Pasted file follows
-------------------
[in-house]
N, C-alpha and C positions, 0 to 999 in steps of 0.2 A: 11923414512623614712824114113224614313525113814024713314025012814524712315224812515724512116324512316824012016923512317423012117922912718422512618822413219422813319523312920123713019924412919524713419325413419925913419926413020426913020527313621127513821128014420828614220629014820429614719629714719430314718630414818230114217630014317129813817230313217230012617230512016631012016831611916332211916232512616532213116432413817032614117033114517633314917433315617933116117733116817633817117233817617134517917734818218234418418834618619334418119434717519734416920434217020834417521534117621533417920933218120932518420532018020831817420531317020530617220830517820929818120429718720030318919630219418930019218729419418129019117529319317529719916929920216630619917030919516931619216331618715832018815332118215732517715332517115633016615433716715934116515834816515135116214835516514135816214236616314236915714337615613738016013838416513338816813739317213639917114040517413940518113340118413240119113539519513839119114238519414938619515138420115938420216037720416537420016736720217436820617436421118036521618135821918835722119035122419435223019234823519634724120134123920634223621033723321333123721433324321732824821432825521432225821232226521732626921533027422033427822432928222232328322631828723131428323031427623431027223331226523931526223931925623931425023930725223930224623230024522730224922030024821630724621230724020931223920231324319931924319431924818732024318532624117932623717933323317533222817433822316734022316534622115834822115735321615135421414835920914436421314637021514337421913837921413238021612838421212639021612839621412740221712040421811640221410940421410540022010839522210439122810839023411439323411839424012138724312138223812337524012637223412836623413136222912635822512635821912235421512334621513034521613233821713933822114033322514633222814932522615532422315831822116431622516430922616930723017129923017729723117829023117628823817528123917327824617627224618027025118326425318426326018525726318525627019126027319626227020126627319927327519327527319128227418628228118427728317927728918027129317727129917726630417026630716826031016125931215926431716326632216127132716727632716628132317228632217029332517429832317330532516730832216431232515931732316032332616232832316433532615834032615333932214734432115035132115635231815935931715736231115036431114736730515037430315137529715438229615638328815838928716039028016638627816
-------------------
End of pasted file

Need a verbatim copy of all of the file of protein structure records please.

[in-house]
N, C-alpha and C positions, 0 to 999 in steps of 0.2 A: 11923414512623614712824114113224614313525113814024713314025012814524712315224812515724512116324512316824012016923512317423012117922912718422512618822413219422813319523312920123713019924412919524713419325413419925913419926413020426913020527313621127513821128014420828614220629014820429614719629714719430314718630414818230114217630014317129813817230313217230012617230512016631012016831611916332211916232512616532213116432413817032614117033114517633314917433315617933116117733116817633817117233817617134517917734818218234418418834618619334418119434717519734416920434217020834417521534117621533417920933218120932518420532018020831817420531317020530617220830517820929818120429718720030318919630219418930019218729419418129019117529319317529719916929920216630619917030919516931619216331618715832018815332118215732517715332517115633016615433716715934116515834816515135116214835516514135816214236616314236915714337615613738016013838416513338816813739317213639917114040517413940518113340118413240119113539519513839119114238519414938619515138420115938420216037720416537420016736720217436820617436421118036521618135821918835722119035122419435223019234823519634724120134123920634223621033723321333123721433324321732824821432825521432225821232226521732626921533027422033427822432928222232328322631828723131428323031427623431027223331226523931526223931925623931425023930725223930224623230024522730224922030024821630724621230724020931223920231324319931924319431924818732024318532624117932623717933323317533222817433822316734022316534622115834822115735321615135421414835920914436421314637021514337421913837921413238021612838421212639021612839621412740221712040421811640221410940421410540022010839522210439122810839023411439323411839424012138724312138223812337524012637223412836623413136222912635822512635821912235421512334621513034521613233821713933822114033322514633222814932522615532422315831822116431622516430922616930723017129923017729723117829023117628823817528123917327824617627224618027025118326425318426326018525726318525627019126027319626227020126627319927327519327527319128227418628228118427728317927728918027129317727129917726630417026630716826031016125931215926431716326632216127132716727632716628132317228632217029332517429832317330532516730832216431232515931732316032332616232832316433532615834032615333932214734432115035132115635231815935931715736231115036431114736730515037430315137529715438229615638328815838928716039028016638627816